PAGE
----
I see some incorrect information (or at least, information that is inconsistent with my experience living in France), so I thought I'd add to the discussion.
Also required by the OFII will be an official chest Xray. This is done a special immigration medical facility.
This is inconsistent with our experience. Yes, we had to have a chest x-ray done in France as part of the OFII process, at nominal cost, but it was done at a normal medical imagining facility, not a "special immigration medical facility."
Stephen also says that you can't get a Carte Vitale under a long-term visa. When you can get it, I don't know. But I've often heard the three-month thing, so who really knows?
One has to be careful with information, paying attention that you access current information. It's easy to find references on the internet or in published books saying one cannot get French health coverage under this or that kind of visa, if you're retired with no income other than a pension, and so forth. That's outdated information.
In January 2016, France implemented a new law called protection universelle maladie, often abbreviated as PUMa or PUMA. You can read about it here (pick any postal code when prompted -- it doesn't matter for this purpose). If you don't read French, use an online translator such as Google Translate, Bing Translator, or DeepL.
In short, the law that went into effect in 2016 assures universal health coverage to all legal residents of France after 3 months of residency (though the process of applying and getting approval, along with your Carte Vitale, takes another 3 to 6 months beyond that, so the practical effect is you'll probably need the better part of the your first year as a French resident to get the process set up).
To immigrate to France, you need to show that you have health insurance, including repatriation coverage, for one year, unless you have coverage through your employer in France. Under PUMA, that means you won't need that full year of coverage, but that's the requirement.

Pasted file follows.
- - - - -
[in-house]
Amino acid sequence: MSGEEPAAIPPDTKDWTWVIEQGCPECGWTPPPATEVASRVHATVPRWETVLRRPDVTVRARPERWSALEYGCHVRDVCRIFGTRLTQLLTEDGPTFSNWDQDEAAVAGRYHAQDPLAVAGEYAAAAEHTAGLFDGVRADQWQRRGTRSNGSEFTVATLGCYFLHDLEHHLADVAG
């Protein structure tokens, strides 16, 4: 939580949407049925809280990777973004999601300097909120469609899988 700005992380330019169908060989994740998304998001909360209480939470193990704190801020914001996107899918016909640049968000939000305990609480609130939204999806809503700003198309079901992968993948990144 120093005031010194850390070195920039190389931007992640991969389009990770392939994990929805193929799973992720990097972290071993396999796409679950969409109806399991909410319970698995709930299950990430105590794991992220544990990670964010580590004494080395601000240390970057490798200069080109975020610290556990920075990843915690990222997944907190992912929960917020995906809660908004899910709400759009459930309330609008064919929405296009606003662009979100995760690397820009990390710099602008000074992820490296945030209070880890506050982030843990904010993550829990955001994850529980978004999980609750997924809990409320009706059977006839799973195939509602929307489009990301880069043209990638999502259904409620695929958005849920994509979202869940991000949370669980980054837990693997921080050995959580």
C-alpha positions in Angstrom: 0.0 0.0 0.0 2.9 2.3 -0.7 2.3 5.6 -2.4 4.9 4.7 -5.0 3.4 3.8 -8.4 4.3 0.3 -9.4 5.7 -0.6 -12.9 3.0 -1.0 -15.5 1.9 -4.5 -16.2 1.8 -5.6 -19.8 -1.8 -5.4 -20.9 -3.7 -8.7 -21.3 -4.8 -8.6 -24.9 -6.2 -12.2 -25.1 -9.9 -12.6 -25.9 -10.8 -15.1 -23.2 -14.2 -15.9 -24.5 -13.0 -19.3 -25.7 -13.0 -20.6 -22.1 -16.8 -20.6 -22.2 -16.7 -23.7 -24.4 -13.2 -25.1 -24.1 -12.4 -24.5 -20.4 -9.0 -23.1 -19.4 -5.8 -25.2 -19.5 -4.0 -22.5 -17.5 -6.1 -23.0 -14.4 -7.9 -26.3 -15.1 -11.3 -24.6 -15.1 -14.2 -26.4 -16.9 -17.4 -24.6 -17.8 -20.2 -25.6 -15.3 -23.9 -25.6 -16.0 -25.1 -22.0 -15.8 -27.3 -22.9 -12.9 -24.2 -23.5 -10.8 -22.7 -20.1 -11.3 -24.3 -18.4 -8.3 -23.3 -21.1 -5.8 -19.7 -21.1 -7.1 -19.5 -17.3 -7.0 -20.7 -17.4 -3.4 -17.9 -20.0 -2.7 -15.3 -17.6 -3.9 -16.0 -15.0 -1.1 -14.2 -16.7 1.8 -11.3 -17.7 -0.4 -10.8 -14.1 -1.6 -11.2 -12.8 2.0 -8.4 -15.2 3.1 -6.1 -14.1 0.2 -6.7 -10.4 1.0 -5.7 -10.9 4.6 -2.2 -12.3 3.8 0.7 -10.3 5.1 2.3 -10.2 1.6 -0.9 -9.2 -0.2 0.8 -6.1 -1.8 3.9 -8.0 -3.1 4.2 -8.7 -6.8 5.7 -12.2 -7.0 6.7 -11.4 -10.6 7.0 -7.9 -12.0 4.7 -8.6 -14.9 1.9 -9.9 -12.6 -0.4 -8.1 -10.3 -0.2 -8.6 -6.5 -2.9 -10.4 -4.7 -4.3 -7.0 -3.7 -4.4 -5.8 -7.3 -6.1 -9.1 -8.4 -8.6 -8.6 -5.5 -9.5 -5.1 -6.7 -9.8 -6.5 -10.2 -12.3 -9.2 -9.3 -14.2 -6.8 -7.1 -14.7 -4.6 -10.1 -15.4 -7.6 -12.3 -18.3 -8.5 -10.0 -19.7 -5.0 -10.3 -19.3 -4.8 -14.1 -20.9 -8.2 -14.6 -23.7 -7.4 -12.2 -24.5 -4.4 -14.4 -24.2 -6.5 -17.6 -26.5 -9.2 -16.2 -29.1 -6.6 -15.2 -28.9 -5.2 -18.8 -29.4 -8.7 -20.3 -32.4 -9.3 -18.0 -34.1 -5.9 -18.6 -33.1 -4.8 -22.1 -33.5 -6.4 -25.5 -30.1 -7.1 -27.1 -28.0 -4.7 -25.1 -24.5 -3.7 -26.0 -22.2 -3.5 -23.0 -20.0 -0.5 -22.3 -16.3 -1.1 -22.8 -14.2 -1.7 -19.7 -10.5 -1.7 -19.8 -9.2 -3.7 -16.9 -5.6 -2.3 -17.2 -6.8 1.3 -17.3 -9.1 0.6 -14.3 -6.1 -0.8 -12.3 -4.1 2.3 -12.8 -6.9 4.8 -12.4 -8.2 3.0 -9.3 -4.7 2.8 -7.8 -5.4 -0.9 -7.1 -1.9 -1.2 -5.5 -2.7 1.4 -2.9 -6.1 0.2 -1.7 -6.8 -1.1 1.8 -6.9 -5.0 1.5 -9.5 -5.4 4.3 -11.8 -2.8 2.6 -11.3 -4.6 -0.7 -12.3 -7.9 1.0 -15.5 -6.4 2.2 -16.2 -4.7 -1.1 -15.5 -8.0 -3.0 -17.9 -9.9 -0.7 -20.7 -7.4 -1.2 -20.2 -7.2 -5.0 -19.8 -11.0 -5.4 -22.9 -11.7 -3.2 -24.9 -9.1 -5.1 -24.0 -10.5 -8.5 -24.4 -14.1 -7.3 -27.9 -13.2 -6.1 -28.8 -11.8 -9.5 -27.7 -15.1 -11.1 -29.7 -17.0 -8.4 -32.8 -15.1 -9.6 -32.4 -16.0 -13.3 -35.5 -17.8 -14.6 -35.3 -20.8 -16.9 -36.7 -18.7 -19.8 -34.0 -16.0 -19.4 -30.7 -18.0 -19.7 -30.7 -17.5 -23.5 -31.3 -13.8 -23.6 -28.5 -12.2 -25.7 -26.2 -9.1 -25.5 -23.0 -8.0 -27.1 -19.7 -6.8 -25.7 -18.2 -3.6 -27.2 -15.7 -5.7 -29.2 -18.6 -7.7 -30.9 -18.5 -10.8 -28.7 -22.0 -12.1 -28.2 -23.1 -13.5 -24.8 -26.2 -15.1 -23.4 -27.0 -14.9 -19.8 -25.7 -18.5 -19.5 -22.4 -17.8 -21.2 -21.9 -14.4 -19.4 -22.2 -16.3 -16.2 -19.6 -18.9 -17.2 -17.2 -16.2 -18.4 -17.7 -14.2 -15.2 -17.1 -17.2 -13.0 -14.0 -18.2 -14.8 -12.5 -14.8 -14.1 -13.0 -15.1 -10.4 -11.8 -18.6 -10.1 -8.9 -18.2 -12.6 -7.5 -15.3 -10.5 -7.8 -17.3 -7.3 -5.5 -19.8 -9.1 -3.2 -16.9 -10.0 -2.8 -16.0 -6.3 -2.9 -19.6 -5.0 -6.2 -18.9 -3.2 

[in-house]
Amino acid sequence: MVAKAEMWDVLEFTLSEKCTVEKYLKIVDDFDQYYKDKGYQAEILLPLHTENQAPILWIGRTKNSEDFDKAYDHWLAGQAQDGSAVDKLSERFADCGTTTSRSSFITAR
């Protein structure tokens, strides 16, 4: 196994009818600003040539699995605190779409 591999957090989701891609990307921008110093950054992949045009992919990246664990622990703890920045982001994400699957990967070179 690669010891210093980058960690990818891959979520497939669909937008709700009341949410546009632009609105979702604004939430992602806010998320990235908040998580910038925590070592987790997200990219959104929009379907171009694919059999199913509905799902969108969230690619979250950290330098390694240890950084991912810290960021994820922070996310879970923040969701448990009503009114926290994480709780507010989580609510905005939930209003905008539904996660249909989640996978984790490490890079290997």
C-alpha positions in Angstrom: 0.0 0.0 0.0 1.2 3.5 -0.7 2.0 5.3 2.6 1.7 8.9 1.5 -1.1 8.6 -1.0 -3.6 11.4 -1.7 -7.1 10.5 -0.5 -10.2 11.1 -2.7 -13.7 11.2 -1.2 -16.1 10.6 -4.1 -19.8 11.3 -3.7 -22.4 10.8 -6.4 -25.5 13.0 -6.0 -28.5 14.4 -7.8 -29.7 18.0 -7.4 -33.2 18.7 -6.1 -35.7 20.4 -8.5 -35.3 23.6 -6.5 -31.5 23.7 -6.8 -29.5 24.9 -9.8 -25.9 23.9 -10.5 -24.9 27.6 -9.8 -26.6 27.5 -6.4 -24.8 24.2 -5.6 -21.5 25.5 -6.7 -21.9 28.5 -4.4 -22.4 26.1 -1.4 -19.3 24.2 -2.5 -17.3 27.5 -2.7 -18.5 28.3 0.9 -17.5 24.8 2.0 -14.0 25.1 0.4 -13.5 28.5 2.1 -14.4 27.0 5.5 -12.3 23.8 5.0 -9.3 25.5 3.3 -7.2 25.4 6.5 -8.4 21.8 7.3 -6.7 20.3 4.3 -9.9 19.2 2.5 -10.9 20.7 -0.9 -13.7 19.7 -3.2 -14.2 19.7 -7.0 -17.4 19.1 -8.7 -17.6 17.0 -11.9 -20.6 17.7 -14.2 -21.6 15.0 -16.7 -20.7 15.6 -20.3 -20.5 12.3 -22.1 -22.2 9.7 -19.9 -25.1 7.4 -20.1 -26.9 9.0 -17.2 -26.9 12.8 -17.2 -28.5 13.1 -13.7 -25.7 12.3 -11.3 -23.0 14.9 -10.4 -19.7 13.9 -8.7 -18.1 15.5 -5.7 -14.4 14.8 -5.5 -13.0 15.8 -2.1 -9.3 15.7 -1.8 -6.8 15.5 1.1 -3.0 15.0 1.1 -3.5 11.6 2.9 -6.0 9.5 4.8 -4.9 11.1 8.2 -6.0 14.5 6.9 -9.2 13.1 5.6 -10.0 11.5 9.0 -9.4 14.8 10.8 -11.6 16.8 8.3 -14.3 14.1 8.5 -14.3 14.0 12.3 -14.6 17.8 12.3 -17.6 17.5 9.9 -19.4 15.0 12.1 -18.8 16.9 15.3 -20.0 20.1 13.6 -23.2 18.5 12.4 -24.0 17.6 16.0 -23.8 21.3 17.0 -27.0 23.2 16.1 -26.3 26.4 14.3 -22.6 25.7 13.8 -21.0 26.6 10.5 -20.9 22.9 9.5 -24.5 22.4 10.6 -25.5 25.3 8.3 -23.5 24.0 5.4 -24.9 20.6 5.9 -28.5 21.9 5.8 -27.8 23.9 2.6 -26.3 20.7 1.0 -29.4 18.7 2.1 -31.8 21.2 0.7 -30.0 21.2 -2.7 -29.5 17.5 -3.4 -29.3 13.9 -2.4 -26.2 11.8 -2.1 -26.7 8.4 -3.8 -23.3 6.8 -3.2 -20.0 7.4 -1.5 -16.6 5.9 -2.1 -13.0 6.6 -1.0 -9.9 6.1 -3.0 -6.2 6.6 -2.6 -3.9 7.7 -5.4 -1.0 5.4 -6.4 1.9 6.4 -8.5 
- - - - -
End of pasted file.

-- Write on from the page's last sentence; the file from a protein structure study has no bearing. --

In addition to the universal coverage provided by the government, most people buy heavily regulated supplemental insurance (referred to as a mutuelle) to cover things the universal coverage doesn't. I have read the cost of a mutuelle can range from about 75€ to 150€ per person per month, depending on the company and options selected. We pay 94€ per person per month for my wife and me.
For many retirees, it's a pretty good deal now that they're eligible for health coverage under PUMA. That's because the 8 percent cotisation (social security tax) that is deducted from French workers' earnings to pay for health coverage is only owed if one has annual income from wages or capital gains above a certain threshold (about 4,000€/year for a single person or 10,000€ for a married couple).
But your pension or annual IRA/401(k) withdrawals would be higher than that -- won't you have to pay the 8 percent on that?
Nope. France doesn't count pensions or IRA/401(k) withdrawals as income. They're considered pensions that have to be reported to the tax authorities but no French tax is owed on them. For a retiree who isn't working, he or she would have to have capital gains, such as interest income above the thresholds cited above, to owe a cotisation for health coverage.
You'll still owe income tax to the IRS, of course, but that's the way the tax treaty between the U.S. and France is designed. So - an American retiree in France gets the high service benefits of a high tax nation like France but has to pay the relatively low tax rate of a low-service nation -- the U.S.